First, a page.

The nylon 66 master chips prepared in the above step i) were used to prepare test pieces. Test pieces where extruded from the same twin screw extruder as that used in the preparation of these master chips, with no dilution for master chip 1-1 (100% masterbatch content); by mixing with the same amount of additive-free nylon 66 pellets (dilution ratio 2) (50% masterbatch content) for master chip 1-2; mixing with three times the amount of additive-free nylon 66 pellets (dilution ratio of 3) (25% masterbatch content) for master chip 1-3; mixing with nine times the amount of additive-free nylon 66 pellets (dilution ratio 9) (10% masterbatch content) for master chip 1-4; and mixing with 19 parts by weight of additive-free nylon 66 pellets (dilution ratio of 19) (5% master-batch constant) for master chip 1-5, followed by measuring YI-C for these samples. The content of copper ions in each sample was held at a constant level of 150 ppm by varying the mixing ratio of the above nylon 66 pellets. The results of the YI-C measurement are given in FIG. 2 and Table 2, below. FIG. 2 shows that for the masterbatch content of 100%, a molded test piece from a master chip 1-1 alone had a YI-C value of 28. At a masterbatch content of 50% (that is, a molded test piece obtained from master chip 1-2 diluted at a dilution ratio of 2), the test piece had a YI-C value of 26. At a masterbatch content of 25% (that is, a molded test piece obtained from master chip 1-3 diluted at a dilution ratio of 3), the test piece had a YI-C value of 18. At a masterbatch content of 10% (that is, a molded test piece obtained from master chip 1-4 diluted at a dilution ratio of 9), the test piece had a YI-C value of 16. At a masterbatch content of 5% (that is, a molded test piece obtained from master chip 1-5 diluted at a dilution ratio of 19), the test piece had a YI-C value as low as 15, which is about half the value of the 100% masterbatch content.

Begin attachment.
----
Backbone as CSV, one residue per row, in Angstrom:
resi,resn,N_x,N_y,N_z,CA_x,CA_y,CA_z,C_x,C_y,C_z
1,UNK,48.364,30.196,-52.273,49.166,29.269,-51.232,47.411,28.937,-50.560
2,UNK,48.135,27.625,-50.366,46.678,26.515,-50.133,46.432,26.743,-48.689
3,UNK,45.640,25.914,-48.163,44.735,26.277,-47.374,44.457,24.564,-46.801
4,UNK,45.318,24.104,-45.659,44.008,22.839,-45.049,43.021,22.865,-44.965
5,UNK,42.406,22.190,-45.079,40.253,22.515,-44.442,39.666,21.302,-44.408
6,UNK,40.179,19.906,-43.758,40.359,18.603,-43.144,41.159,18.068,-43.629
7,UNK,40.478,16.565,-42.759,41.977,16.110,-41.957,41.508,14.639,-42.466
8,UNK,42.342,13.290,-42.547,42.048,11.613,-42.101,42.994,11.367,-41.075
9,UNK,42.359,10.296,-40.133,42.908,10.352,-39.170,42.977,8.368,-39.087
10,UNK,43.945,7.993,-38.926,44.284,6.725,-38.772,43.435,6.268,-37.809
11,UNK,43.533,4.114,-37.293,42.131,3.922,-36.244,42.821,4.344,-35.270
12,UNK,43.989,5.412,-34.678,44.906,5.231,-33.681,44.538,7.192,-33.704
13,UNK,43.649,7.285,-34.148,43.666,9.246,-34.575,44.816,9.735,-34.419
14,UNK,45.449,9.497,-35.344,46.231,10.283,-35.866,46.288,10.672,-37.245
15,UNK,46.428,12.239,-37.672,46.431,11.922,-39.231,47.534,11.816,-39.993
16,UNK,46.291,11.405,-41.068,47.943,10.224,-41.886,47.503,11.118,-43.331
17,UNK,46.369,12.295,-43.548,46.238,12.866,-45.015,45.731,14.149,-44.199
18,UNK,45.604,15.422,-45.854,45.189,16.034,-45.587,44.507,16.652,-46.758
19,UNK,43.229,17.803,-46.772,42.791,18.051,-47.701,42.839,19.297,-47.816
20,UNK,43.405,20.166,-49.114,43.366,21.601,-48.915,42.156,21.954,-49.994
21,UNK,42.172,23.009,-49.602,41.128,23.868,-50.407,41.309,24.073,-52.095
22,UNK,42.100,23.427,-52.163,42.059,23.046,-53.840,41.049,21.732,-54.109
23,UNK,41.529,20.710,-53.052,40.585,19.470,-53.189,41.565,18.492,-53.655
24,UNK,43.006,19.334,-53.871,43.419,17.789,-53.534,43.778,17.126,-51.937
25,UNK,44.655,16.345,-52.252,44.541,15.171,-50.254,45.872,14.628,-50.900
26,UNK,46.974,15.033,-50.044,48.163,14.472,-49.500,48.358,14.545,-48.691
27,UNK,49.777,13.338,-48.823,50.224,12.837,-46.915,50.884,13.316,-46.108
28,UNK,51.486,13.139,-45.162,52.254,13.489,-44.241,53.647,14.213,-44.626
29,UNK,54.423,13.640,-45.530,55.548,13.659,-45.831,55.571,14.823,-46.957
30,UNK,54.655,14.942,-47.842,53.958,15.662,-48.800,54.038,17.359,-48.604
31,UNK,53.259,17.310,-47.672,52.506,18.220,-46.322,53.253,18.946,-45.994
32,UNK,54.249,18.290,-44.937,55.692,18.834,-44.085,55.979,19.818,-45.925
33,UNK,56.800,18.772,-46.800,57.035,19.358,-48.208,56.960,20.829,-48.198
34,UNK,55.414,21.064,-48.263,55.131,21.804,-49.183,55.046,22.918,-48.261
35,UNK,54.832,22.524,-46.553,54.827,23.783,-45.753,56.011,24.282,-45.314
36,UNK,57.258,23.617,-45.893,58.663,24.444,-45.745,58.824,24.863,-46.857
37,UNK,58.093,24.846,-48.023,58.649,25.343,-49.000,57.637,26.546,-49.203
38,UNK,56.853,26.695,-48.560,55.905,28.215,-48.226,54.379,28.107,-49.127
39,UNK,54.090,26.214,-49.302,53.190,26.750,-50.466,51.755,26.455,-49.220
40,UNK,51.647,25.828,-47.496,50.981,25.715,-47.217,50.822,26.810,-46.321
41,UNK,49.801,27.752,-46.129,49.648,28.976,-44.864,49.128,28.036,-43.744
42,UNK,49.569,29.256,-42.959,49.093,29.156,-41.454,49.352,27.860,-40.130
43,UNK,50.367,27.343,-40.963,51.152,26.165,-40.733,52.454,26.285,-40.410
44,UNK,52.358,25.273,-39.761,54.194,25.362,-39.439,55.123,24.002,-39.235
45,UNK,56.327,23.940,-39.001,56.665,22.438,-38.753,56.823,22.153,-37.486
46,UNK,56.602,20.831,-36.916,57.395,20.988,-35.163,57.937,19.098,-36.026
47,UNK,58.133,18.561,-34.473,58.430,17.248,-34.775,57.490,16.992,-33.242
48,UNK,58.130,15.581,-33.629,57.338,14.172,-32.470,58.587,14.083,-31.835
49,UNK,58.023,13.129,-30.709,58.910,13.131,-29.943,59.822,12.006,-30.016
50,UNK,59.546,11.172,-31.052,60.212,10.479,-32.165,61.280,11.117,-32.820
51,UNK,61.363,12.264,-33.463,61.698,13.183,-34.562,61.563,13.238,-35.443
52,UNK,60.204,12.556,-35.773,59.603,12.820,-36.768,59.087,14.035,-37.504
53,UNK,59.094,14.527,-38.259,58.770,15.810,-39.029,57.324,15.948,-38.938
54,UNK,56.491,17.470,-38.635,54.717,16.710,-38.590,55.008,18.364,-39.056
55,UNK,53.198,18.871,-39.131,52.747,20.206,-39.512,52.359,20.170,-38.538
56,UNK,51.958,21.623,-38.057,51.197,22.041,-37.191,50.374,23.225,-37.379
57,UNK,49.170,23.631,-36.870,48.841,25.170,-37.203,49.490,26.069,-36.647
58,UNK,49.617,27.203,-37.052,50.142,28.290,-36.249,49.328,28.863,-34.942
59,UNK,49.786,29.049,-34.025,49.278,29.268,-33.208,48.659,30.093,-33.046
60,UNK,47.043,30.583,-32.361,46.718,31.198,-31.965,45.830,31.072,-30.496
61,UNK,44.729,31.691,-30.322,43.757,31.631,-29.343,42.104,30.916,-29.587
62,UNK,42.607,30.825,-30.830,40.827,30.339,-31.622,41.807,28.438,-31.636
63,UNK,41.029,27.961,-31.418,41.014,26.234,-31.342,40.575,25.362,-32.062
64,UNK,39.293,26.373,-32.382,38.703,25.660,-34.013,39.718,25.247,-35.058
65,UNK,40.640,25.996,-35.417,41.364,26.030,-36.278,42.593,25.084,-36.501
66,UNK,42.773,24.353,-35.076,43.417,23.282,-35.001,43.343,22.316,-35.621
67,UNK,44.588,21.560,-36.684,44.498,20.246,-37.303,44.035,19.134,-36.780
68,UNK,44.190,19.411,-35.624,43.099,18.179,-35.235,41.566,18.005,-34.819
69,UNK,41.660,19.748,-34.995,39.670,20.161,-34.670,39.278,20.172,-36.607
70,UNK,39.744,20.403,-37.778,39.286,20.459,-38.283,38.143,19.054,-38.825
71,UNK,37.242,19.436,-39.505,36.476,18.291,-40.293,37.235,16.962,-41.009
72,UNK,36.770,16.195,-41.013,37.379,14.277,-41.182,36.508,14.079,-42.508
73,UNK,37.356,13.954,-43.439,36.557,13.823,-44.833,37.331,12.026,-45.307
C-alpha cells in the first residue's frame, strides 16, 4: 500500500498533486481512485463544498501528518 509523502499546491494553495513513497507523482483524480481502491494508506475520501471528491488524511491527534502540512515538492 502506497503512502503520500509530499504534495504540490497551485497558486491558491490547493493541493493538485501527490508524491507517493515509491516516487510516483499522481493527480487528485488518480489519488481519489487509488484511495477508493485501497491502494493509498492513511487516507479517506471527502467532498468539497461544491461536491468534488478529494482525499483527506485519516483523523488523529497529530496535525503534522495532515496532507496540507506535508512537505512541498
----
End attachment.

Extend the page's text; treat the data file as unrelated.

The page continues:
TABLE 2______________________________________Master Dilution MasterbatchChip Ratio Content YI-C______________________________________1-1 -- 100 281-2 2 50 261-3 3 25 181-4 9 10 161-5 19 5 15______________________________________
Master chip 1-1of Example 1, without dilution, and master chip 1-4 mixed with nine times the amount of additive-free nylon 66 chips (dilution ratio of 9) were melt extruded. The change in time of the tensile strength was measured on the extrudates for these two samples and is reported in FIG. 3.
The change with time of elongation was also studied with the same samples. The results are given in FIG. 4. FIG. 4 shows that the incorporation of the additive in the form of a master chip to a nylon resulted in only a slight decrease in elongation. Although there is a drop in elongation with the passage of time, the tendency for reduction is identical to that obtained with a molded article from master chip 1-1 alone.